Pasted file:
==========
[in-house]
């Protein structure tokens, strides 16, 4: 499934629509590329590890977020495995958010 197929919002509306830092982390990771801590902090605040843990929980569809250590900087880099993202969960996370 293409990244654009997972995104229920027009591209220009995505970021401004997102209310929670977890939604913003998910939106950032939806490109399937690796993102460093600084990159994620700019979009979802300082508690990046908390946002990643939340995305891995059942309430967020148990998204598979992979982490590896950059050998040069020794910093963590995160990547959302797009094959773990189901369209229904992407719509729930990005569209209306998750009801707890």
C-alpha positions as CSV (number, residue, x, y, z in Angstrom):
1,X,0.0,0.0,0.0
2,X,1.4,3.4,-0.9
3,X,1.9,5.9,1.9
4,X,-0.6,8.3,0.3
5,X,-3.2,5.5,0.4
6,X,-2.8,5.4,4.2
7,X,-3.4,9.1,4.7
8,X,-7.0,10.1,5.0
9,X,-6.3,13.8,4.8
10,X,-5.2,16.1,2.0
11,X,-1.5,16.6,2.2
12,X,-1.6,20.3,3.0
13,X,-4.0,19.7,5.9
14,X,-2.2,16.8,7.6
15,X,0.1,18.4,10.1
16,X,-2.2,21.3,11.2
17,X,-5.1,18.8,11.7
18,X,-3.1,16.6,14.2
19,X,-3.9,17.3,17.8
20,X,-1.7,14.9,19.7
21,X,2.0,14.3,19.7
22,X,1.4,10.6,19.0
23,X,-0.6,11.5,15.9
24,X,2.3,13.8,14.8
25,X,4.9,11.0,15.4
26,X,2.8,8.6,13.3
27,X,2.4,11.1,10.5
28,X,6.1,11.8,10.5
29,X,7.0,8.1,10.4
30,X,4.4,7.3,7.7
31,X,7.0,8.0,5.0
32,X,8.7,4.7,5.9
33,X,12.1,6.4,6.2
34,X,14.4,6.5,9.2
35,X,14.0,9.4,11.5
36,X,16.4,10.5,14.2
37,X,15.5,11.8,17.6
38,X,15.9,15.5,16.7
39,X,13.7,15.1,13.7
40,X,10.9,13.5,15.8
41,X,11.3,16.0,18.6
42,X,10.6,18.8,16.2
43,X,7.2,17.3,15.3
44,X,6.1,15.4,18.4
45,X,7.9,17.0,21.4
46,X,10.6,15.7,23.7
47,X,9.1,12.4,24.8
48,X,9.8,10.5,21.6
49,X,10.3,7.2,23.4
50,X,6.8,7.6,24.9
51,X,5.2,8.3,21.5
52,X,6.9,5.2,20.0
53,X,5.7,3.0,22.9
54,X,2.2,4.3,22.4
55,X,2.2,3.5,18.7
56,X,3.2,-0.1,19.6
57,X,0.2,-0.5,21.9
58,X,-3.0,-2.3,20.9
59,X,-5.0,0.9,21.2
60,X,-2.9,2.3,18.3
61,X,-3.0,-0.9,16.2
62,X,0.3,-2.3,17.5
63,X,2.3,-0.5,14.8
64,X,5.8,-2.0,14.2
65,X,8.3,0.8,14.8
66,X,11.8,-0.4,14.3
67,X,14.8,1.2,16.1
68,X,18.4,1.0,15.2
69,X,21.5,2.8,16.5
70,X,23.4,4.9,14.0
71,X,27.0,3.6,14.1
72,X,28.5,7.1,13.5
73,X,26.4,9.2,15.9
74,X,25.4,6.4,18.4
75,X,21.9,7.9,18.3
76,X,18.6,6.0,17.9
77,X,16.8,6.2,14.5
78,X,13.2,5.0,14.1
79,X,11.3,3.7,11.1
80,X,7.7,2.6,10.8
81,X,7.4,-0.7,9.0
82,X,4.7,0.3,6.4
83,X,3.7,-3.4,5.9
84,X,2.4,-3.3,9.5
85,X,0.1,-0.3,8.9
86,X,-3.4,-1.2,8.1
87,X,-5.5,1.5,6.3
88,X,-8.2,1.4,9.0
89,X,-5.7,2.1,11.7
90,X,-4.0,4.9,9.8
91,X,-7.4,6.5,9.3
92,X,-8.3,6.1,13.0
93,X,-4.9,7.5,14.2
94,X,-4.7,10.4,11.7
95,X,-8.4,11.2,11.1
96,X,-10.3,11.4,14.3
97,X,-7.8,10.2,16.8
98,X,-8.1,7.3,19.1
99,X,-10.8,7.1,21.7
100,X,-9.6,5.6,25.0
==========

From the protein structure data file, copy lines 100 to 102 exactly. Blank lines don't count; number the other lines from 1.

97,X,-7.8,10.2,16.8
98,X,-8.1,7.3,19.1
99,X,-10.8,7.1,21.7